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“It sucks that whenever we — and I mean guys that look like me — do anything that’s genre-bending or that’s anything they always put it in a rap or urban category,” Tyler, the Creator said at the 2020 Grammys. “…When I hear that, I’m just like why can’t we be in pop?”

At the core of rap music, the representation of localities rarely seen otherwise is one of its defining characteristics. It’s also possibly one of the reasons, in addition to good old fashioned racism, that rap continues to be judged on different merits despite all of music shifting towards those merits. What Tyler, the Creator said is clearly evident in the new generation of rappers pushing the genre out of the stale confinements of a defined category. One of the leaders of that generation, as was abundantly clear at his recent sold-out show at 9:30 Club, is Roddy Ricch (real name Rodrick Wayne Moore, Jr.), a young rapper from Compton with the Number 1 song in the country for the past seven weeks.

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Ricch occupies a subsection of rap that feels like a subsection in name only. His inclination to lean into melodies with vocal harmonies that float above the production is distinct in that it’s the stylized evolution of what a heartbroken Kanye West introduced, a Degrassi actor refined, and Young Thug pushed into the artistically-forward sound stretching across 19 mixtapes and one studio album.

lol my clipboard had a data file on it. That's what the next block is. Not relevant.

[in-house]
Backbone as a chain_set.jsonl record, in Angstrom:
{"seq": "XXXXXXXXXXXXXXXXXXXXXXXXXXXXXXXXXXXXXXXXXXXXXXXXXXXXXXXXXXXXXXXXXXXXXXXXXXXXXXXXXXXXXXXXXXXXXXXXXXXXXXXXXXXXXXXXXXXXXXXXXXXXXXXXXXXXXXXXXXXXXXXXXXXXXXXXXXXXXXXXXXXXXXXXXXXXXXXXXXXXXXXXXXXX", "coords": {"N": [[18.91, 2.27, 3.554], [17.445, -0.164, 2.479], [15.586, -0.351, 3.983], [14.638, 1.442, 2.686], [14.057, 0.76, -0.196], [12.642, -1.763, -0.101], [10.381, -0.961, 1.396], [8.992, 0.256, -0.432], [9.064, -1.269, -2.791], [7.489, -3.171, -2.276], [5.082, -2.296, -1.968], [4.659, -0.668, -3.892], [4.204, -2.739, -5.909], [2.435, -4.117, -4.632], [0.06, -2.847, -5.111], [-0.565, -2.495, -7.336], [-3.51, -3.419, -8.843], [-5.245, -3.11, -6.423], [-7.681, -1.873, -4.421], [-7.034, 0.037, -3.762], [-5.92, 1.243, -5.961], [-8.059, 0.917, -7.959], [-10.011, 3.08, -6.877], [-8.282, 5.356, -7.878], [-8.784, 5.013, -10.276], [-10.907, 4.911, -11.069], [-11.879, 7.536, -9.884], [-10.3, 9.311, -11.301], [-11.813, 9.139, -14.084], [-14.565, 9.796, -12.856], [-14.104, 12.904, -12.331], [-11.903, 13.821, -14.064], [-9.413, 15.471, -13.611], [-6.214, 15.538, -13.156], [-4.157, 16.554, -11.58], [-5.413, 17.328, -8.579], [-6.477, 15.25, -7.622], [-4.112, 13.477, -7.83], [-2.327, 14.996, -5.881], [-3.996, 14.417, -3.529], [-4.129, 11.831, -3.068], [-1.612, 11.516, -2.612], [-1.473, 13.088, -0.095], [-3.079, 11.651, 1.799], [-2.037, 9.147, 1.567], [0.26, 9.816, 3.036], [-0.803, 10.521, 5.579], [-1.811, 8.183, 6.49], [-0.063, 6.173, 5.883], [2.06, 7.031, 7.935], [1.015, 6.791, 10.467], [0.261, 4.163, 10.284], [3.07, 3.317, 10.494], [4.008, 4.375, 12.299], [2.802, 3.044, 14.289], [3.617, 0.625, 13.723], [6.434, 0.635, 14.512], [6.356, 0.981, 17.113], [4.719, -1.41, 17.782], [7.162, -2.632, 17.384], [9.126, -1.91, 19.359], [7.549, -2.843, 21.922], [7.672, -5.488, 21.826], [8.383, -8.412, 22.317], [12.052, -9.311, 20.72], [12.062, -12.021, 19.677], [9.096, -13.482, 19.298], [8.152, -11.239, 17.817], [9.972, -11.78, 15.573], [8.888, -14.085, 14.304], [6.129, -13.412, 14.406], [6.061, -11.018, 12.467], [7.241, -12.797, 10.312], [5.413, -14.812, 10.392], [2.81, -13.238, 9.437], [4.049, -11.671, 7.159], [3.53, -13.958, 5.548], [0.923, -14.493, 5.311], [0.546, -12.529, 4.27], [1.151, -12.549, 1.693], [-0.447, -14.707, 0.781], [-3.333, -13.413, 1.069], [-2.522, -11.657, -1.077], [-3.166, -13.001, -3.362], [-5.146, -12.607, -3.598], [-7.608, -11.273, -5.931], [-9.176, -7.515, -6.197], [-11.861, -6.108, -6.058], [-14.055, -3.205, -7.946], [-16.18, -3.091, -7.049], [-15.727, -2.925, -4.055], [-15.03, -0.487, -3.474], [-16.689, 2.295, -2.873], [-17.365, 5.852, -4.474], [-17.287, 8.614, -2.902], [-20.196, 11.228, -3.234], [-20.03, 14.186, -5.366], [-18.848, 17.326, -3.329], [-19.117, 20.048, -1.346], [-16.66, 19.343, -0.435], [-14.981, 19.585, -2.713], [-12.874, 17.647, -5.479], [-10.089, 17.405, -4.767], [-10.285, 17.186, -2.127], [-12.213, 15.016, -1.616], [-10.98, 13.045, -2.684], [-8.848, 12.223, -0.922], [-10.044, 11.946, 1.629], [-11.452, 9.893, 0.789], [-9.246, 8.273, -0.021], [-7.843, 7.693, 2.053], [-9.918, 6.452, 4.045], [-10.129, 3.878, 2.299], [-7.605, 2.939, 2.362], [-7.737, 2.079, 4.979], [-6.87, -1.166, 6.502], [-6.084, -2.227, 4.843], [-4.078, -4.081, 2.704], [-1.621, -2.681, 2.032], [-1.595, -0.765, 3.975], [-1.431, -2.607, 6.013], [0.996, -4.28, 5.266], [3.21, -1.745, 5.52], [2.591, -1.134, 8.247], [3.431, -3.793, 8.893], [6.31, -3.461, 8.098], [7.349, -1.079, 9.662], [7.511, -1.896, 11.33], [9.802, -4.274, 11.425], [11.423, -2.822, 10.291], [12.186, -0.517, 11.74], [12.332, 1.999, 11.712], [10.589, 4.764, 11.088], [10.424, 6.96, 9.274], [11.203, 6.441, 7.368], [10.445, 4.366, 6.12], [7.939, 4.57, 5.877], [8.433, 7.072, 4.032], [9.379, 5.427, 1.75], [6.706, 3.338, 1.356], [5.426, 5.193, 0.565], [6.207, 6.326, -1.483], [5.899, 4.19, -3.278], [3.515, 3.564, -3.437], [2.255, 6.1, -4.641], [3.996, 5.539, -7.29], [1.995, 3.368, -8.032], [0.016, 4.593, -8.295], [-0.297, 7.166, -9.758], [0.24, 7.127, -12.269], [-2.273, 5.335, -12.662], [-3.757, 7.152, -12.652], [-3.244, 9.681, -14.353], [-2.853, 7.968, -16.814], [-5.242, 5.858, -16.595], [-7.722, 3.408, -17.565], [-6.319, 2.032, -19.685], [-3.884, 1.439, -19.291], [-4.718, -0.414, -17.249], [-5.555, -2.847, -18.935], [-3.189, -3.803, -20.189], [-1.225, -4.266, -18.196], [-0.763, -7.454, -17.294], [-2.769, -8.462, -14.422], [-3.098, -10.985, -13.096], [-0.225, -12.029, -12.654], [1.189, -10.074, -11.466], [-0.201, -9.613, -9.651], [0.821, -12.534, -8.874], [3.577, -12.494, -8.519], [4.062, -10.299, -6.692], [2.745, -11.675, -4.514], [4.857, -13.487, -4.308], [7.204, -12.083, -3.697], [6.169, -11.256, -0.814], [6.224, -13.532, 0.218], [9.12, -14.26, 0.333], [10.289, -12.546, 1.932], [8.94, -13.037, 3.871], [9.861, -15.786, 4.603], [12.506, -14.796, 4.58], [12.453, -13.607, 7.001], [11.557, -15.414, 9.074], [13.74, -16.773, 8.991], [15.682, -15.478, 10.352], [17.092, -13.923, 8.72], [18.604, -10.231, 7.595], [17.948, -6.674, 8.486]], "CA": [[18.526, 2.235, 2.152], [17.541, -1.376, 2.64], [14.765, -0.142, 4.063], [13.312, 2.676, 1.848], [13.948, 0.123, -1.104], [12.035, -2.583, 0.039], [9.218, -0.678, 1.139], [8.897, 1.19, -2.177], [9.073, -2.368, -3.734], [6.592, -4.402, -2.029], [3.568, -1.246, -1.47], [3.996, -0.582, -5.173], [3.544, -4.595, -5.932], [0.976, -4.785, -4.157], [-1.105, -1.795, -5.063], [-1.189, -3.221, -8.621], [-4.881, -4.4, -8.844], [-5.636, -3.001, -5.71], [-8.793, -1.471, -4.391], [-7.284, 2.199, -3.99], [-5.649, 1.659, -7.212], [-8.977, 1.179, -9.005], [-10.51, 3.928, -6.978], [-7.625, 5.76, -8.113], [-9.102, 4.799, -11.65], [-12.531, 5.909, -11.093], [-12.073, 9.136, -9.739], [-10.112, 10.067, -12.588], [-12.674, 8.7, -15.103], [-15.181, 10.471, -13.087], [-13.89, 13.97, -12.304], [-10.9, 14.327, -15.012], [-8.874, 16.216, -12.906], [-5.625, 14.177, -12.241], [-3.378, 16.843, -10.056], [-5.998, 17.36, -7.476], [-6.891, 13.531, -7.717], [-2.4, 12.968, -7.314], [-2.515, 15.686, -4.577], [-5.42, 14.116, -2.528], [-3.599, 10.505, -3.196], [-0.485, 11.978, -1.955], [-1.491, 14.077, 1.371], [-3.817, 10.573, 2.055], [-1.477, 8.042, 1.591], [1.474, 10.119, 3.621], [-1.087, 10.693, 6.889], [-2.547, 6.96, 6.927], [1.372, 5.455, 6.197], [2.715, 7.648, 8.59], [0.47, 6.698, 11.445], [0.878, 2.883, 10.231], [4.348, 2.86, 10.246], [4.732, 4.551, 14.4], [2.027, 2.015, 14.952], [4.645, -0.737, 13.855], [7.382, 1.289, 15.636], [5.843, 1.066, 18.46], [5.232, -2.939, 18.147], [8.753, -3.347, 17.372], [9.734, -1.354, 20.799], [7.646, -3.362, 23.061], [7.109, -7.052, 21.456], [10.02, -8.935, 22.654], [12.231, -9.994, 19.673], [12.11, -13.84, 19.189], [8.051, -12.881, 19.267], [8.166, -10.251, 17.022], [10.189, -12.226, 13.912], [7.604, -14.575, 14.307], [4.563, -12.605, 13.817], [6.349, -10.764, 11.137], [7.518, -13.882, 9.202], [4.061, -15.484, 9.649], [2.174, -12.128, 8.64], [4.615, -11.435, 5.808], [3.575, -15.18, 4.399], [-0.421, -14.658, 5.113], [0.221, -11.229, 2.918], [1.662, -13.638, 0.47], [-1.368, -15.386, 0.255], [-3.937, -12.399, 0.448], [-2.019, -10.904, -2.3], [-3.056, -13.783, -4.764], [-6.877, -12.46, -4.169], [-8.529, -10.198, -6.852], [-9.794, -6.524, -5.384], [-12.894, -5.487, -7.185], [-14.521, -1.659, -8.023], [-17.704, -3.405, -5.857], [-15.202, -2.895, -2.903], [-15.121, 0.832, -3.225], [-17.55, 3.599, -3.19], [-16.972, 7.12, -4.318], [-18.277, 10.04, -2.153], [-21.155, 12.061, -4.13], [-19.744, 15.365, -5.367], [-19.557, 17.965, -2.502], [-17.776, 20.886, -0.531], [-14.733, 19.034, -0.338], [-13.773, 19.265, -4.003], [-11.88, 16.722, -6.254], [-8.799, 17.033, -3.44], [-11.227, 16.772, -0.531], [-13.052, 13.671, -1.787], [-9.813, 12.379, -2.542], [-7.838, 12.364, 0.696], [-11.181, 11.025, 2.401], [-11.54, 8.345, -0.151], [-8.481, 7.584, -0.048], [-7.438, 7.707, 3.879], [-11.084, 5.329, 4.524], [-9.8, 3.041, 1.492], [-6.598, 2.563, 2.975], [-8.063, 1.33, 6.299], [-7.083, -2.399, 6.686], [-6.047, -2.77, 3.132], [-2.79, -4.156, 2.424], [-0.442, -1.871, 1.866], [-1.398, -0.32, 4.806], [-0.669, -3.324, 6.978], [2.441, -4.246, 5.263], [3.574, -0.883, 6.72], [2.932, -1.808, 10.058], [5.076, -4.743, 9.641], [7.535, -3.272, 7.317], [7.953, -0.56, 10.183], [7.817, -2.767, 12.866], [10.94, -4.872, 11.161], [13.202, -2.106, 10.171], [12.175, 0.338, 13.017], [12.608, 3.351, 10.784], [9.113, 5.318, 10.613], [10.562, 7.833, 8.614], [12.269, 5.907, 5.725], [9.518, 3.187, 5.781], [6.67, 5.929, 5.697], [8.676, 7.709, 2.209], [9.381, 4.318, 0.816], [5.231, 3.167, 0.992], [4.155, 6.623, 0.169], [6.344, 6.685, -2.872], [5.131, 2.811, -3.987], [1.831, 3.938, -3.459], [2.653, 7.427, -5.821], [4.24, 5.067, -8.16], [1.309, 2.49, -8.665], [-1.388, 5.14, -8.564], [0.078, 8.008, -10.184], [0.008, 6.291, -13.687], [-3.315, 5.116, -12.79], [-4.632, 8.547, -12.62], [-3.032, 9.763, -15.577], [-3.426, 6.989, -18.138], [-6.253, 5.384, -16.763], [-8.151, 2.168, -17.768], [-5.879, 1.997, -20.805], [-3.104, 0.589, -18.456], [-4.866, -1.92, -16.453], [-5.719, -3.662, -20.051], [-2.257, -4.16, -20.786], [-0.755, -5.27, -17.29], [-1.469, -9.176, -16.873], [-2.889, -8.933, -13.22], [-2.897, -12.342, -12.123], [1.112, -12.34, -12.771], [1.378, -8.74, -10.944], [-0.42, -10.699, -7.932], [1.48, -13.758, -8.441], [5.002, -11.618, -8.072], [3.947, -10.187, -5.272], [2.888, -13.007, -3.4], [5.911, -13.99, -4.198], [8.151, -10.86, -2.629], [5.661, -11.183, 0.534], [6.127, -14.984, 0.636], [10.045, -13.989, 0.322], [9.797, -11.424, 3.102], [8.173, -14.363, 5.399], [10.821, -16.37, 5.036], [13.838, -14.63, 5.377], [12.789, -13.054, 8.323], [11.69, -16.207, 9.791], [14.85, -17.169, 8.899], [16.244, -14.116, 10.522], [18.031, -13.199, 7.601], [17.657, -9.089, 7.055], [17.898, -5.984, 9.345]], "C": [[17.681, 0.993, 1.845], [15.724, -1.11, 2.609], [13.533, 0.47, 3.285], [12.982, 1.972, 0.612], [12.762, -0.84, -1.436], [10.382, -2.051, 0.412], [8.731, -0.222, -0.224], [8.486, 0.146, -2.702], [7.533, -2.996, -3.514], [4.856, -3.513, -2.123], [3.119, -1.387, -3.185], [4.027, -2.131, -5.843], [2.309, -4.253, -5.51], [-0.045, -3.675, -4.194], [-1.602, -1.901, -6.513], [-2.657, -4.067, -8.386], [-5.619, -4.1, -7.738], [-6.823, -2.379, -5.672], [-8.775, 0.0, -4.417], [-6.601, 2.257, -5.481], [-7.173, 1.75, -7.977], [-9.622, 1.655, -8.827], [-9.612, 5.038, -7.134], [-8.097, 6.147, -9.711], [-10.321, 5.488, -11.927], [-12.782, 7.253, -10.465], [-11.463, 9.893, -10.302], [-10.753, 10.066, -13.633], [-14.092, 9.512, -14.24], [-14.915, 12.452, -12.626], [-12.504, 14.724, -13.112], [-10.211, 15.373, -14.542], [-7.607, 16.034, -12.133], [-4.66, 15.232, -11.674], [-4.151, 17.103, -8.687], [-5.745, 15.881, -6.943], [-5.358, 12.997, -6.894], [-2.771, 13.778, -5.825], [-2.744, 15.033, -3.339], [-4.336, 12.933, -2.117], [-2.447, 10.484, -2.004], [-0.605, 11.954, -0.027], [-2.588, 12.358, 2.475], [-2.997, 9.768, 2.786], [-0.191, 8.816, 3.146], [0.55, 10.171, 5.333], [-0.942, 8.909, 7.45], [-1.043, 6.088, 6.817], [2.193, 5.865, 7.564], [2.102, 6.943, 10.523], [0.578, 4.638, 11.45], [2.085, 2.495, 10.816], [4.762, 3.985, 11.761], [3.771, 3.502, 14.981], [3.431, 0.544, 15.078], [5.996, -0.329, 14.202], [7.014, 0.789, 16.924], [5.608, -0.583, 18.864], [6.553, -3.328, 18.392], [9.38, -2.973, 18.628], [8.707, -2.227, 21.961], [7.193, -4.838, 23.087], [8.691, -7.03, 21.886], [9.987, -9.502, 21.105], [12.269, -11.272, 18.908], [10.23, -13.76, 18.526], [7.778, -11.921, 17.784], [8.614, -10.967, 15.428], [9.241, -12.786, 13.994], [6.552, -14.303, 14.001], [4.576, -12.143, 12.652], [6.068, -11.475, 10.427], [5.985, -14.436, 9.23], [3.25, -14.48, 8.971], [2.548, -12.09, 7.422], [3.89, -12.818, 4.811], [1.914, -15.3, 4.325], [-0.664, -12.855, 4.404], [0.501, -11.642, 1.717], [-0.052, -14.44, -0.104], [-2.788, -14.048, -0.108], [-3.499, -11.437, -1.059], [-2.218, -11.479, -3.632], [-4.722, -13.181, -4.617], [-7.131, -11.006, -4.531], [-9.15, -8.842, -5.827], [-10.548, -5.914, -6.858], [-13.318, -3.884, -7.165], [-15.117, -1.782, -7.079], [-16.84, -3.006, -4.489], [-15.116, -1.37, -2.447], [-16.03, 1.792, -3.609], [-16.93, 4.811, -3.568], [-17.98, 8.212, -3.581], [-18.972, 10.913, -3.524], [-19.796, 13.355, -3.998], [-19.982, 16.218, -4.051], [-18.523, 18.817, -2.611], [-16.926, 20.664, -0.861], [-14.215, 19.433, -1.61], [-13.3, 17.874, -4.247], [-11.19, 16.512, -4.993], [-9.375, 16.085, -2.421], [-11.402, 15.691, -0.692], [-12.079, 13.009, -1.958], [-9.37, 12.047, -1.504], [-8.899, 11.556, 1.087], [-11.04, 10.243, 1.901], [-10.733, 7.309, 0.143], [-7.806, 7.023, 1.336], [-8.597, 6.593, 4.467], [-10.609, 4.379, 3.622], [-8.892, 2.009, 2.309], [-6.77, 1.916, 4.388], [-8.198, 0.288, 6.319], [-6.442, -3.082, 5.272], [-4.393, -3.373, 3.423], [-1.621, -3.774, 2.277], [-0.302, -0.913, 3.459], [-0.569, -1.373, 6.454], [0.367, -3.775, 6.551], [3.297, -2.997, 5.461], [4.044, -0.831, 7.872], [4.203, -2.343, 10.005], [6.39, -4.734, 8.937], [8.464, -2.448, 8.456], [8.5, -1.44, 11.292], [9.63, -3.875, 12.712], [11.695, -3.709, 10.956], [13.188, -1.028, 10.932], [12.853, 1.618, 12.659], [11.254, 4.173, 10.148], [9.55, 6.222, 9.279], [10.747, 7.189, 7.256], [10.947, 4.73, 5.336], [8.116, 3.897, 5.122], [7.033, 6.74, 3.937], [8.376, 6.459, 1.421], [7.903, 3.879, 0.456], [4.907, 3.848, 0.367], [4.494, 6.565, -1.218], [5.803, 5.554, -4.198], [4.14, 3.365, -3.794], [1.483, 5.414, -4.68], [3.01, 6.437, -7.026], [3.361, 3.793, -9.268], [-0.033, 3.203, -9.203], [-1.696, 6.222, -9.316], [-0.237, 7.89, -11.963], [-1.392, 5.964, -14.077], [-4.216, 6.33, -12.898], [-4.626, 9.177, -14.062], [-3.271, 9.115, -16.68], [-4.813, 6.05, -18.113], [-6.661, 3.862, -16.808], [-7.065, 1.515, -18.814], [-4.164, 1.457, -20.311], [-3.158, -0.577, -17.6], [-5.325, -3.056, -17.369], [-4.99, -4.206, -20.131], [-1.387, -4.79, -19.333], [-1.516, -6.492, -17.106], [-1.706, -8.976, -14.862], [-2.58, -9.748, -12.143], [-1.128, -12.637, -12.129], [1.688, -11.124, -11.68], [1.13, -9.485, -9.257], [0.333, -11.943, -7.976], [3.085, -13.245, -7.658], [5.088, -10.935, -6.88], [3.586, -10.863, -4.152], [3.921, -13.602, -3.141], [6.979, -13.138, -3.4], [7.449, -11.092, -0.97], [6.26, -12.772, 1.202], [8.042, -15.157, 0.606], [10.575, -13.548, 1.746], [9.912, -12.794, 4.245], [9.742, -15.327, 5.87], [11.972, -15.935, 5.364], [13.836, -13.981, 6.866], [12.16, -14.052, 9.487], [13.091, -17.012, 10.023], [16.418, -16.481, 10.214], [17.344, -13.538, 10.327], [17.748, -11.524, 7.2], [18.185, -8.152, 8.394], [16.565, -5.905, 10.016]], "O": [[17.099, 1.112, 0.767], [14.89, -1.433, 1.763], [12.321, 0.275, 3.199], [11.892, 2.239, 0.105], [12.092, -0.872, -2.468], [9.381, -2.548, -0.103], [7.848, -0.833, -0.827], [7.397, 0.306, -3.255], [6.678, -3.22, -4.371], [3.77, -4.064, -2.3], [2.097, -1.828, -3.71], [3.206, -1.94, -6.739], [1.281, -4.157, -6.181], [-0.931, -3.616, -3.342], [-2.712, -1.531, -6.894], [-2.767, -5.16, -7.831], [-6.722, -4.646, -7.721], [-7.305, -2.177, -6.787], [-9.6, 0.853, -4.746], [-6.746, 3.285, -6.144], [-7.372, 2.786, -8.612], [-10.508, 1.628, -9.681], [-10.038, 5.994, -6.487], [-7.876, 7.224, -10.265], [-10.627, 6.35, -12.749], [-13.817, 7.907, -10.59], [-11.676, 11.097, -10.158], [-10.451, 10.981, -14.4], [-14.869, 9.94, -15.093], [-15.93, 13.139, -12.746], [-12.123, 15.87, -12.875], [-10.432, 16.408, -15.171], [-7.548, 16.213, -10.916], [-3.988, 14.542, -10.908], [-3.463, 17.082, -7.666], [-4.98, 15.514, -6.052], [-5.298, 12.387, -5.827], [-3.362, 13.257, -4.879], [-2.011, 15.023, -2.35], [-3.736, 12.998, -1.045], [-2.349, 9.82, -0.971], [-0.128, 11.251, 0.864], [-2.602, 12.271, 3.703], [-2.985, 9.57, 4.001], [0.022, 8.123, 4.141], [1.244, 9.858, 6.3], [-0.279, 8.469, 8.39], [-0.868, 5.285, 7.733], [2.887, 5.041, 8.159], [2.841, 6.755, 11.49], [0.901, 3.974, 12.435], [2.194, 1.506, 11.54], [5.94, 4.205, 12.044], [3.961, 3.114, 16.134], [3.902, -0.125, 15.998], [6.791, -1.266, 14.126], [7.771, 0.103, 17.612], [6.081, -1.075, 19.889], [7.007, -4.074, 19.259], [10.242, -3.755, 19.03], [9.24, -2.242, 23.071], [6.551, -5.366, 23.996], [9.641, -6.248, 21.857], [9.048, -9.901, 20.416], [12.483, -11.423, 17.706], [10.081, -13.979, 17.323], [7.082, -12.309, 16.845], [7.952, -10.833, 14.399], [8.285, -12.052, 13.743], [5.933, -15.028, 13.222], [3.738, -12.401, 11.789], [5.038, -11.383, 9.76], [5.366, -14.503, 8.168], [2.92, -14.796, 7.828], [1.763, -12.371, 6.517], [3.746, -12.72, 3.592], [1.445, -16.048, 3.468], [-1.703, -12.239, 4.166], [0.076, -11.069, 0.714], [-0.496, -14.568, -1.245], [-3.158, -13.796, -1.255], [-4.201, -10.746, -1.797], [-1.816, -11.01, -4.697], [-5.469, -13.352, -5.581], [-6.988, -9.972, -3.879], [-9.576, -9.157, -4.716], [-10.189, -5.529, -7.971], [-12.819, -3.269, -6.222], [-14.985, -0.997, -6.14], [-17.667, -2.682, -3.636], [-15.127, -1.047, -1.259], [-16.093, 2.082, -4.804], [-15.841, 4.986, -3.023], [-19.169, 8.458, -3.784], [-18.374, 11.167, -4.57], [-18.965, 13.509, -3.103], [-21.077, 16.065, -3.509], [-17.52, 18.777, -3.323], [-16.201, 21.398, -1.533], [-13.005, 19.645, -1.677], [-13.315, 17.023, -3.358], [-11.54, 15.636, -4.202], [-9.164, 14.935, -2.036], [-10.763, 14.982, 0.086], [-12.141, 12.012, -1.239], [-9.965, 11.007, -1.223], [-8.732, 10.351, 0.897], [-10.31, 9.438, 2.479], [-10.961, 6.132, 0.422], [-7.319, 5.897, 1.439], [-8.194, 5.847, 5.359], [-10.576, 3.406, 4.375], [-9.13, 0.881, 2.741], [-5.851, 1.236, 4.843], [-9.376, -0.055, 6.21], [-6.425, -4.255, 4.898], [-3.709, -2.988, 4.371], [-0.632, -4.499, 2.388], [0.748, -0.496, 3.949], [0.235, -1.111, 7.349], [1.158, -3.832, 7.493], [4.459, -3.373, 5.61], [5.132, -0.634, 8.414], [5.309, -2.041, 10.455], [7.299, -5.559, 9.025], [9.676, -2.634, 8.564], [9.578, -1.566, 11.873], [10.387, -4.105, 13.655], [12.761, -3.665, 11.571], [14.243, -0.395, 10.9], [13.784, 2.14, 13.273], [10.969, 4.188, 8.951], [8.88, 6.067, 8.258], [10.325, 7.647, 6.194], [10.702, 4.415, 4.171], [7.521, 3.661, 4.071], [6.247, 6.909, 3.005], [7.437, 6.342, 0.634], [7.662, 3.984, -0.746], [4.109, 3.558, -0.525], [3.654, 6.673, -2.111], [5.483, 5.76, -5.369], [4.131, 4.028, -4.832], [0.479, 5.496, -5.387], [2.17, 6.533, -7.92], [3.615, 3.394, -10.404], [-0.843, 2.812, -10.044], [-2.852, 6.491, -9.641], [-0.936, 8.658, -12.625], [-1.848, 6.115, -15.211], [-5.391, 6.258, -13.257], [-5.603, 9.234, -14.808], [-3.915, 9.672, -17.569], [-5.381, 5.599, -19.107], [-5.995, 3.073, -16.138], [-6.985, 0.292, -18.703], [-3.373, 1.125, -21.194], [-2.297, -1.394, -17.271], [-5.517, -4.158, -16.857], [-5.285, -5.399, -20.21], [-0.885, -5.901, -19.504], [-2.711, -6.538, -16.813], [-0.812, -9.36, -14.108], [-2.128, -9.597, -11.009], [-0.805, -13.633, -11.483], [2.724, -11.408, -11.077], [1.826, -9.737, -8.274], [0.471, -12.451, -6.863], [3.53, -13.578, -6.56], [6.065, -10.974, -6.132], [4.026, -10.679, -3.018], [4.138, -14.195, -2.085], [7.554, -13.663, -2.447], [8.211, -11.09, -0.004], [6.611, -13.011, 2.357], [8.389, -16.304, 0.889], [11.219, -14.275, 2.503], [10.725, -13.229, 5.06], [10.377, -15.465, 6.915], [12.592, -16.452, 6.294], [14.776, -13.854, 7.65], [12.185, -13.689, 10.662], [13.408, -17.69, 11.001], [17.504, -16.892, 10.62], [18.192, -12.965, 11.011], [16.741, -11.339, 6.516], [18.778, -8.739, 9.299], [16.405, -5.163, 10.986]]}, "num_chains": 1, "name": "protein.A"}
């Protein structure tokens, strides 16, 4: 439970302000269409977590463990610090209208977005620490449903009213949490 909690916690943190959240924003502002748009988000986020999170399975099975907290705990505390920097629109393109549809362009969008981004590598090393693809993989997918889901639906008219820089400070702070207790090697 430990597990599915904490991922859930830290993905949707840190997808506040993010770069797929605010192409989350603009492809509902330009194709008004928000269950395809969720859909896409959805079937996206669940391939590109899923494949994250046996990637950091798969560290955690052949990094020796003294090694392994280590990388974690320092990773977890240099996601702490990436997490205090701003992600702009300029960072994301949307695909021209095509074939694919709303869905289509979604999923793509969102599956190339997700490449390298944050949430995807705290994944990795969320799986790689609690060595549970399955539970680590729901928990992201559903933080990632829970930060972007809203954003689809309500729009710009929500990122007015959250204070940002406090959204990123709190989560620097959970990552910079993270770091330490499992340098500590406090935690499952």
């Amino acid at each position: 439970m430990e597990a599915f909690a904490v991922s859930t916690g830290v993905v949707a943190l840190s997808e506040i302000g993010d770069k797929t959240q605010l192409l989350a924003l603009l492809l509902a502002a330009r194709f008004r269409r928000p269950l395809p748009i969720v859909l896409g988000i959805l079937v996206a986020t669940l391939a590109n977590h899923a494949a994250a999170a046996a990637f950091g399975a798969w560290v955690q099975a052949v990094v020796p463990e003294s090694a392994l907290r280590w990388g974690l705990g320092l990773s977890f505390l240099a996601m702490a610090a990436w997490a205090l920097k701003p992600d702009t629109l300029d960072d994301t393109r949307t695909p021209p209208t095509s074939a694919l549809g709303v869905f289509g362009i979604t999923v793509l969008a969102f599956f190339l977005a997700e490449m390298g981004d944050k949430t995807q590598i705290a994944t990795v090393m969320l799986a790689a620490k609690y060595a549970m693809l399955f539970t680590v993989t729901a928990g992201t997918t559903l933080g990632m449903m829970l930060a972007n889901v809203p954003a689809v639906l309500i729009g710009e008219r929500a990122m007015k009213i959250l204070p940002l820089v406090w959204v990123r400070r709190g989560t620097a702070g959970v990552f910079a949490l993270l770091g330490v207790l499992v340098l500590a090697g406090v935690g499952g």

Ricch’s freedom to harmonize on the first half of a song only to switch back to pulsating lyrics about sex, drugs, and circumstance places him in no specific locality. He’s from the West Coast but you’d never know that through sound alone.

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At the 9:30 Club, that freedom translated into unmistakable energy. There is an aura around Ricch in 2020. Somehow, out of nowhere, his single “The Box” off his debut album Please Excuse Me For Being Antisocial is the top song in the country. At the same time, rap continues to be discounted by the same organizations that are meant to celebrate it.

Ricch’s subject matter is simple, but how he delivers it blurs the line between what rap was and is. That might be giving him TOO much credit, but one glance around 9:30 Club gave you a pretty accurate slice of who consumes music in 2020: young men and women of all races and all ethnicities. If that’s not enough to be considered pop music then I’m not sure what is.

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